A police officer in riot gear walks past a burning hijacked
car during rioting in East Belfast. REUTERS/Cathal
At least 29 police officers were injured when pro-British
and Irish nationalist youths clashed in the Northern Irish
capital following another protest against the removal of the
British flag from Belfast City Hall.
Rioting started as the mainly Protestant protesters passed a
Catholic area on their way home from a rally in central
Belfast against the flag's removal. Police scrambled to
separate crowds of youths who pelted each other with bricks
The unrest over the past five weeks has been some of the most
sustained in the British-ruled province since a 1998 peace
deal ended 30 years of conflict between Catholic Irish
nationalists seeking union with Ireland and Protestant
loyalists determined to remain part of the United Kingdom.
Exposing a deep vein of discontent with the peace deal,
loyalists have held nightly protests since councillors voted
last month to end a century-old tradition of flying the
British union flag every day over the city hall.
Loyalist politicians have joined their nationalist rivals in
condemning the violence, but they have been unable to prevent
groups of young men draped in British flags from clashing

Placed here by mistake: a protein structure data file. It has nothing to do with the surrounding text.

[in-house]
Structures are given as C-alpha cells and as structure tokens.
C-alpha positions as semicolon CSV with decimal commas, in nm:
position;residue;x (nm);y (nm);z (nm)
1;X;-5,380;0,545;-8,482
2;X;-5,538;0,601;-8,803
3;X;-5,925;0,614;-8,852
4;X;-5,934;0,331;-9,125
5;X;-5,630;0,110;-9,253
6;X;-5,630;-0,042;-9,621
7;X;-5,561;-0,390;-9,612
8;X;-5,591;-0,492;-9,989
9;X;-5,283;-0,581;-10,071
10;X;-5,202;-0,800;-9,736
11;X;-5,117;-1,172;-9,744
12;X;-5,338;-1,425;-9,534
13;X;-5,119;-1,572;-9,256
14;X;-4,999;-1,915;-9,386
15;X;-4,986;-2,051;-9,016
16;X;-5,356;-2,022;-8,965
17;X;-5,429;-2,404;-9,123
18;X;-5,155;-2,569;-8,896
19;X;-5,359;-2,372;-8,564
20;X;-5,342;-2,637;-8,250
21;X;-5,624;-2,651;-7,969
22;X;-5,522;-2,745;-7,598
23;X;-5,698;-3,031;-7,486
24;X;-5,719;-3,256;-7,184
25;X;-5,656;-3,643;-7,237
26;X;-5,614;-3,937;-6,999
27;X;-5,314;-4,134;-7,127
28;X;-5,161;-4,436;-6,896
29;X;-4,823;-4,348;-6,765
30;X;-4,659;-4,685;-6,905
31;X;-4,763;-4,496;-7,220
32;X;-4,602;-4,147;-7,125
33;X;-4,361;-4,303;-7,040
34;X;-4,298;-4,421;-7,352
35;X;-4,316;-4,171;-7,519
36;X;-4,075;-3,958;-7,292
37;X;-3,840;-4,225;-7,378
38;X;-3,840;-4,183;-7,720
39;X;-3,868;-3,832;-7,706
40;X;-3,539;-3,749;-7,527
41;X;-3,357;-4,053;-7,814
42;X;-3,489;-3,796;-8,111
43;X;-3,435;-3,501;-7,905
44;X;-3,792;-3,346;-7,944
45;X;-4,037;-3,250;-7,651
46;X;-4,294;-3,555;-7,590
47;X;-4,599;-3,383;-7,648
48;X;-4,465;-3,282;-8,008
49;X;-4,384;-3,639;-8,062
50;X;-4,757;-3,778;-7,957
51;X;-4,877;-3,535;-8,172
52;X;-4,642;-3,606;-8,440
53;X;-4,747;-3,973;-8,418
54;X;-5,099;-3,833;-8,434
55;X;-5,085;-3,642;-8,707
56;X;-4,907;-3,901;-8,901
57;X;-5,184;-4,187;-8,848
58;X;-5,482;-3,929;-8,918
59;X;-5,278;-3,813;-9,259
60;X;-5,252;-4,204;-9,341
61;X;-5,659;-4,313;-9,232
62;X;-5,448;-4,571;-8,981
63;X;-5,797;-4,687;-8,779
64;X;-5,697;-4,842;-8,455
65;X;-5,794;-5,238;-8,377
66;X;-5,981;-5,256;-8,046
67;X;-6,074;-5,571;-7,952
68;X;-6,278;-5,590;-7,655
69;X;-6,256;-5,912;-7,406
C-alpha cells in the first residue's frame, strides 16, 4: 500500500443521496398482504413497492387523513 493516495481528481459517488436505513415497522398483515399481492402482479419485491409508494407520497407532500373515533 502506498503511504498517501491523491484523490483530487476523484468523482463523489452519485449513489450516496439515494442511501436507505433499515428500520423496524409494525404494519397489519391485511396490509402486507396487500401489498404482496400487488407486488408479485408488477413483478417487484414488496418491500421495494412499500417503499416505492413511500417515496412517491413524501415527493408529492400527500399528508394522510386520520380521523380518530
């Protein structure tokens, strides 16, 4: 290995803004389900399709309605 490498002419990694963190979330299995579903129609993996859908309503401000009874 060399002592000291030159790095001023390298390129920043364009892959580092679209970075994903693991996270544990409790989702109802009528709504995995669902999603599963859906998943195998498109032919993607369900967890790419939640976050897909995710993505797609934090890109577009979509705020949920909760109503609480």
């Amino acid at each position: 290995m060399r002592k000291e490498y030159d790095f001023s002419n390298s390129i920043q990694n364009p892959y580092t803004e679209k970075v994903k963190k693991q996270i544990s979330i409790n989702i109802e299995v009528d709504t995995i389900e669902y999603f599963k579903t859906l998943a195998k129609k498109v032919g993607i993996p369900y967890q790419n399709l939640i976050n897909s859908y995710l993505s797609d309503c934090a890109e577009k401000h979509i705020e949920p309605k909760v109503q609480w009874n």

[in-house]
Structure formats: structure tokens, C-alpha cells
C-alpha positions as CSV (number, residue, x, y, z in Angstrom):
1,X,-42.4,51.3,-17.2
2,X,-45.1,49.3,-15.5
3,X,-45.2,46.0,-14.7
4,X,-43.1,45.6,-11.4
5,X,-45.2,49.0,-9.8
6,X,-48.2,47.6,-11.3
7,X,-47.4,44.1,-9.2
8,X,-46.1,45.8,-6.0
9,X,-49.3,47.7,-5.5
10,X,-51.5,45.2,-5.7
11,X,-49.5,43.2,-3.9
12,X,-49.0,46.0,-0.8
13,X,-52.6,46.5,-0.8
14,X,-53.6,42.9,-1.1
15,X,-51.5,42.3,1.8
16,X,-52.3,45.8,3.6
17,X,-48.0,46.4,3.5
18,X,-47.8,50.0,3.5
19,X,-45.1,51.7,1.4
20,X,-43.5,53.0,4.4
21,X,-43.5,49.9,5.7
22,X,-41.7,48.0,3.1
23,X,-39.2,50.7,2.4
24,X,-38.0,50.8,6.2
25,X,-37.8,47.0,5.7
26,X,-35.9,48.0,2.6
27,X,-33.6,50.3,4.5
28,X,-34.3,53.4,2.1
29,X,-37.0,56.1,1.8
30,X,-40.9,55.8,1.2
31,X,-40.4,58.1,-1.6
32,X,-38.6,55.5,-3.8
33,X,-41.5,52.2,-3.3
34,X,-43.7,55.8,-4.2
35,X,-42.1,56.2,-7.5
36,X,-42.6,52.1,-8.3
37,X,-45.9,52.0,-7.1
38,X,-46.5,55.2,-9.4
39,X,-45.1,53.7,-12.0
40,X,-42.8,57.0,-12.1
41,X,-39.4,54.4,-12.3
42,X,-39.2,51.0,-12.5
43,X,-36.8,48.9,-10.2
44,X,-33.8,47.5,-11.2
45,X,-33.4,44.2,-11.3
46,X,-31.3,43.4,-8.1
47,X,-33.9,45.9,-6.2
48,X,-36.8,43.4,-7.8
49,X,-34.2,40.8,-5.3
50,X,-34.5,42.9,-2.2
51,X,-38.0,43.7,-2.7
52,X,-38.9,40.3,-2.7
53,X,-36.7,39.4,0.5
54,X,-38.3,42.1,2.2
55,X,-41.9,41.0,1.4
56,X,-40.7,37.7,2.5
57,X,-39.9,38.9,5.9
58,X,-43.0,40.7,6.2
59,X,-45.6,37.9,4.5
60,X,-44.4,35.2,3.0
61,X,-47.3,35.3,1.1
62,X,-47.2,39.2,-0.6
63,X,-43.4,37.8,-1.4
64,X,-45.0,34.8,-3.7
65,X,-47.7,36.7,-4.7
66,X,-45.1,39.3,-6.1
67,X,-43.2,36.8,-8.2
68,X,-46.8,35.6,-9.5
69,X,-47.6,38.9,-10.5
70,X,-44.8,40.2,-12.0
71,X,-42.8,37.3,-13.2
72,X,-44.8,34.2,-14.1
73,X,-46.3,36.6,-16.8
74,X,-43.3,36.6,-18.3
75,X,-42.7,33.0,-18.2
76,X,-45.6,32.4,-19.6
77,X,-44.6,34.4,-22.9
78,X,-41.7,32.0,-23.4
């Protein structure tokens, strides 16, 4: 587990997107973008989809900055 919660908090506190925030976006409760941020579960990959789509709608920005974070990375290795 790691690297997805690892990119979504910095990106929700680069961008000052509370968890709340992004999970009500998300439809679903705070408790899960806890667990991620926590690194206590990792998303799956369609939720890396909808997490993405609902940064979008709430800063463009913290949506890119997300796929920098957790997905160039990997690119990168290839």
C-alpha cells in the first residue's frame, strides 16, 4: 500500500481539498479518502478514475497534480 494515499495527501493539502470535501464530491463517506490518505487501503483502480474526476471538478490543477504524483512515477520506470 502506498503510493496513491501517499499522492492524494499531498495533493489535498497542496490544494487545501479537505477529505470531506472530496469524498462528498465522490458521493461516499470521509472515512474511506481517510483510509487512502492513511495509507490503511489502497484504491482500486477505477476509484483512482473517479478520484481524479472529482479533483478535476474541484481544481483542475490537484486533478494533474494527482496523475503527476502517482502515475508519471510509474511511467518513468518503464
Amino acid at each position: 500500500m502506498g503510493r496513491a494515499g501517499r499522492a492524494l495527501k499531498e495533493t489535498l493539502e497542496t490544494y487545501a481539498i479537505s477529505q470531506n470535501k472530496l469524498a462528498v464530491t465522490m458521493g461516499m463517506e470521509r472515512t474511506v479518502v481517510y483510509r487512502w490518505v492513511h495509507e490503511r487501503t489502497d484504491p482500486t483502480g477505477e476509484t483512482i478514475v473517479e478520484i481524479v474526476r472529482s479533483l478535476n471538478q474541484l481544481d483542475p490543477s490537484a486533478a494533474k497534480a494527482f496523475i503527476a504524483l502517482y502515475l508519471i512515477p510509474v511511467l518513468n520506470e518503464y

The protesters have complained that the removal of the flag
was a step too far in the ebbing of loyalist dominance in the
province, saying too many concessions had been given to Irish
nationalists in a power-sharing government.
"The protests will continue until our concerns are met," said
Fergus Ferguson, from south Belfast, who described the
decision to take down the flag as "illegal".
At least 1,000 loyalists, some with Union Jack tops,
balaclavas and "No Surrender" banners, gathered at City Hall
After police blocked their way towards East Belfast the
loyalist protesters took a detour towards the nationalist
Short Strand area, a traditional flash point for sectarian
violence, where they clashed with local youths.
After the nationalists dispersed, police turned water cannon
on loyalist protesters who pushed riot police back with metal
fencing and ripped up paving stones to hurl at police lines.
Reinforcements including dozens of jeeps, a helicopter and at
least three water cannon trucks were sent in to try to
control the crowds. Police said they fired at least six
plastic bullet rounds.
Chief Constable Matt Baggott said his officers acted with
"exceptional courage" during the disturbances, which led to
four officers being treated in hospital. But community
leaders criticised the police for failing to stop the protest
passing a well-known trouble spot.
"The police have a lot to answer for. We had women and
children in this parade. It's a miracle nobody was killed,"
said Matthew Ferguson, who attended the protest with his
Train services in Belfast were disrupted on Saturday when a
small explosive device was found near a rail line in the
city, a police spokesman said.